ICO hits Bank of Scotland with £75,000 fine over fax blunder

The bank repeatedly sent out customer information to the wrong recipients

The Information Commissioner's Office (ICO) has served the Bank of Scotland with a fine of £75,000 after customers' account details were repeatedly faxed to the wrong recipients.

Customer information sent out included payslips, bank statements, account details and mortgage applications, along with customers' names, addresses and contact details.

The documents were faxed over a three year period, with the first incident reported to the bank in February 2009 by a third party organisation.

At least 21 documents were faxed to the unnamed third party organisation during this time, with another member of the public receiving a further 10 misdirected faxes.

Both parties had fax numbers there were one digit outside the intended recipient, which was a department within the bank that routinely uploads documents onto the bank's system.

Bank of Scotland was informed of the error on numerous occasions, but continued to make the same mistake. The ICO was eventually made aware of the matter by the third party organisation.

A spokesperson for the bank said: "The security of our customers' data is always our key priority. We apologise that, due to human error, a very small number of documents relating to 32 customers were unfortunately misdirected. This occurred over a period in which several million customer documents, using the same process, were correctly received.

"No customer suffered any harm or detriment as a result of this error. We are continually reviewing our processes to ensure our customers' information remains safe".

The Bank continued to send faxes containing customer details in error, even once the ICO had begun investigating the breaches.

Stephen Eckersley, Head of Enforcement at the ICO said: "The Bank of Scotland has continually failed to address the problems raised over its insecure use of fax machines. To send a person's financial records to the wrong fax number once is careless. To do so continually over a three year period, despite being aware of the problem, is unforgiveable and in clear breach of the Data Protection Act.

"Let us not forget that this information would have been all a criminal would ever need to carry out identity fraud. Today's penalty reflects the seriousness of this case."

In other news, the ICO recently had to return a 250,000 fine it imposed on Scottish Border Council for carelessly disposing paper records, after the Information Rights Tribunal ruled that the amount was excessive.

Join the CSO newsletter!

Error: Please check your email address.

Tags icosecurityInformation Commissioner's OfficeBank of Scotlandpublic sector

More about ICO

Show Comments

Featured Whitepapers

Editor's Recommendations

Solution Centres

Stories by Derek du Preez

Latest Videos

  • 150x50

    CSO Webinar: Will your data protection strategy be enough when disaster strikes?

    Speakers: - Paul O’Connor, Engagement leader - Performance Audit Group, Victorian Auditor-General’s Office (VAGO) - Nigel Phair, Managing Director, Centre for Internet Safety - Joshua Stenhouse, Technical Evangelist, Zerto - Anthony Caruana, CSO MC & Moderator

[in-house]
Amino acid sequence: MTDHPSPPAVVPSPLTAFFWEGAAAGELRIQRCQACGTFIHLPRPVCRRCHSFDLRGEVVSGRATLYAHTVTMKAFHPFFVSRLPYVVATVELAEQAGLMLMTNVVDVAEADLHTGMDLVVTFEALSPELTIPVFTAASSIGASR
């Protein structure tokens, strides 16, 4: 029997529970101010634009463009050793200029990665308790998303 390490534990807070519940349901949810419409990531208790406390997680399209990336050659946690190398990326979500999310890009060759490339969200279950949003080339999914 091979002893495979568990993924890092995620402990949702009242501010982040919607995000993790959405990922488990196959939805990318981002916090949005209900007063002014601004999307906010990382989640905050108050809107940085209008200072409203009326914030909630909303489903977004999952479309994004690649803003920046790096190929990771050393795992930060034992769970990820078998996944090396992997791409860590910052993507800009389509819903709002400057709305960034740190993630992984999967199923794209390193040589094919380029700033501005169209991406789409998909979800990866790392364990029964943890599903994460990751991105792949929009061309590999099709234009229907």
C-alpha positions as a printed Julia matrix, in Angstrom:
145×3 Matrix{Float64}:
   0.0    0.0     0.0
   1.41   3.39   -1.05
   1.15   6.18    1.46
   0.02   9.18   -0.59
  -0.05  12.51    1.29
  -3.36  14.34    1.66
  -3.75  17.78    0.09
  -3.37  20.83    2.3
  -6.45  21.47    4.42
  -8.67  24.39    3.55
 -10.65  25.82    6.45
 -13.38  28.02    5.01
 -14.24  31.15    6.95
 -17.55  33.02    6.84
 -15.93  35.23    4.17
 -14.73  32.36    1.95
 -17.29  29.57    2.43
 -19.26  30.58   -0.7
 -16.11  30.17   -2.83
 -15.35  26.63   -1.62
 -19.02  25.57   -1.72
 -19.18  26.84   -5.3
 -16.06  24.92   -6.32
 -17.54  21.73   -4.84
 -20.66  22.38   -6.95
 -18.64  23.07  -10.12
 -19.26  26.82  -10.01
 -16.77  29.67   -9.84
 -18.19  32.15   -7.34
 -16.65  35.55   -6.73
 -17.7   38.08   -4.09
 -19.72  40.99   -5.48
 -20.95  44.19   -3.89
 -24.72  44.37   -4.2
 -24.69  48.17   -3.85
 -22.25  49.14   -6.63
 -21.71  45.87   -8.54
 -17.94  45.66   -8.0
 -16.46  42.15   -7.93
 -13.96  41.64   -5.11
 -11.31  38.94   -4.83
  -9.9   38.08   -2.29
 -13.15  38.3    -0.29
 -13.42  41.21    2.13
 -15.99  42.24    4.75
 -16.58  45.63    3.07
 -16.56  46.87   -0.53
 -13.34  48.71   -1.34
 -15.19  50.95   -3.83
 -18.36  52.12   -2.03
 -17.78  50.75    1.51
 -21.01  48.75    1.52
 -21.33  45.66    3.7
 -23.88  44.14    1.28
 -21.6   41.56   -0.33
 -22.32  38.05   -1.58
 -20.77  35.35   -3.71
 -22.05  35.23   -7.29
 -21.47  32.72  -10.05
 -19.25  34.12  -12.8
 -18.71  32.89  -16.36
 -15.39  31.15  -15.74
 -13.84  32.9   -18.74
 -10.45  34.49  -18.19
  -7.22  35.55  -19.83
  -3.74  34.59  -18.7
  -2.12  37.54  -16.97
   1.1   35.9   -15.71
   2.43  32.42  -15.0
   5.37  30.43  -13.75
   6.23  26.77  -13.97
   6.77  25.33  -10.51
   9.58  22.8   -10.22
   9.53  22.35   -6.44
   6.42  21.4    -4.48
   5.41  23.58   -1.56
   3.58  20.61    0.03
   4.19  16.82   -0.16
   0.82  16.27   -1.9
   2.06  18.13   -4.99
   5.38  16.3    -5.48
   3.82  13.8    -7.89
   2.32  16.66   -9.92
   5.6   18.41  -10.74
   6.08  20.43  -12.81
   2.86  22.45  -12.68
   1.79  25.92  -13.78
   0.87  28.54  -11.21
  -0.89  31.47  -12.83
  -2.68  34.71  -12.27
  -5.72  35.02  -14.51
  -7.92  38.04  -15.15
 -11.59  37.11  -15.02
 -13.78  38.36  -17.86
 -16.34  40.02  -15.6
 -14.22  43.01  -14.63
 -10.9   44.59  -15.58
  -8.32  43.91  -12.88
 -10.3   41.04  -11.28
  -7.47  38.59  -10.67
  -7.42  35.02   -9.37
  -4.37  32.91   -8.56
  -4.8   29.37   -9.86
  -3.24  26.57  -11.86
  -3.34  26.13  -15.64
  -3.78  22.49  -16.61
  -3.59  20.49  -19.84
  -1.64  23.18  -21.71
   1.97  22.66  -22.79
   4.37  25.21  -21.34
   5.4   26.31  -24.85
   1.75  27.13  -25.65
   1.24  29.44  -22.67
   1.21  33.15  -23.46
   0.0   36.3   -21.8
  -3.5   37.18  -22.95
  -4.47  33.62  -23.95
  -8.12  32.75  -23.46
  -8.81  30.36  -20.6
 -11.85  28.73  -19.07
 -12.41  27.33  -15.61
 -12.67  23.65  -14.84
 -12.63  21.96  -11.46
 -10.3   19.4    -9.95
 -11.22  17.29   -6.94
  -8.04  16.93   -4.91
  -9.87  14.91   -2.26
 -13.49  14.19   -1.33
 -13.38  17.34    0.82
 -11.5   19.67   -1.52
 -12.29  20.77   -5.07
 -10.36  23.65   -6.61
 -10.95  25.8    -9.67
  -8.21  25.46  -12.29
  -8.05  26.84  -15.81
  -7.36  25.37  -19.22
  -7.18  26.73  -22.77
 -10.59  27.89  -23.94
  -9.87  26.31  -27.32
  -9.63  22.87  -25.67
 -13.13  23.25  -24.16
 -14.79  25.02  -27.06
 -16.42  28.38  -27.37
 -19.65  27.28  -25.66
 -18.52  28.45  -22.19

Play Video

  • 150x50

    CSO Webinar: The Human Factor - Your people are your biggest security weakness

    ​Speakers: David Lacey, Researcher and former CISO Royal Mail David Turner - Global Risk Management Expert Mark Guntrip - Group Manager, Email Protection, Proofpoint

    Play Video

  • 150x50

    CSO Webinar: Current ransomware defences are failing – but machine learning can drive a more proactive solution

    Speakers • Ty Miller, Director, Threat Intelligence • Mark Gregory, Leader, Network Engineering Research Group, RMIT • Jeff Lanza, Retired FBI Agent (USA) • Andy Solterbeck, VP Asia Pacific, Cylance • David Braue, CSO MC/Moderator What to expect: ​Hear from industry experts on the local and global ransomware threat landscape. Explore a new approach to dealing with ransomware using machine-learning techniques and by thinking about the problem in a fundamentally different way. Apply techniques for gathering insight into ransomware behaviour and find out what elements must go into a truly effective ransomware defence. Get a first-hand look at how ransomware actually works in practice, and how machine-learning techniques can pick up on its activities long before your employees do.

    Play Video

  • 150x50

    CSO Webinar: Get real about metadata to avoid a false sense of security

    Speakers: • Anthony Caruana – CSO MC and moderator • Ian Farquhar, Worldwide Virtual Security Team Lead, Gigamon • John Lindsay, Former CTO, iiNet • Skeeve Stevens, Futurist, Future Sumo • David Vaile - Vice chair of APF, Co-Convenor of the Cyberspace Law And Policy Community, UNSW Law Faculty This webinar covers: - A 101 on metadata - what it is and how to use it - Insight into a typical attack, what happens and what we would find when looking into the metadata - How to collect metadata, use this to detect attacks and get greater insight into how you can use this to protect your organisation - Learn how much raw data and metadata to retain and how long for - Get a reality check on how you're using your metadata and if this is enough to secure your organisation

    Play Video

  • 150x50

    CSO Webinar: How banking trojans work and how you can stop them

    CSO Webinar: How banking trojans work and how you can stop them Featuring: • John Baird, Director of Global Technology Production, Deutsche Bank • Samantha Macleod, GM Cyber Security, ME Bank • Sherrod DeGrippo, Director of Emerging Threats, Proofpoint (USA)

    Play Video

More videos

Blog Posts

Market Place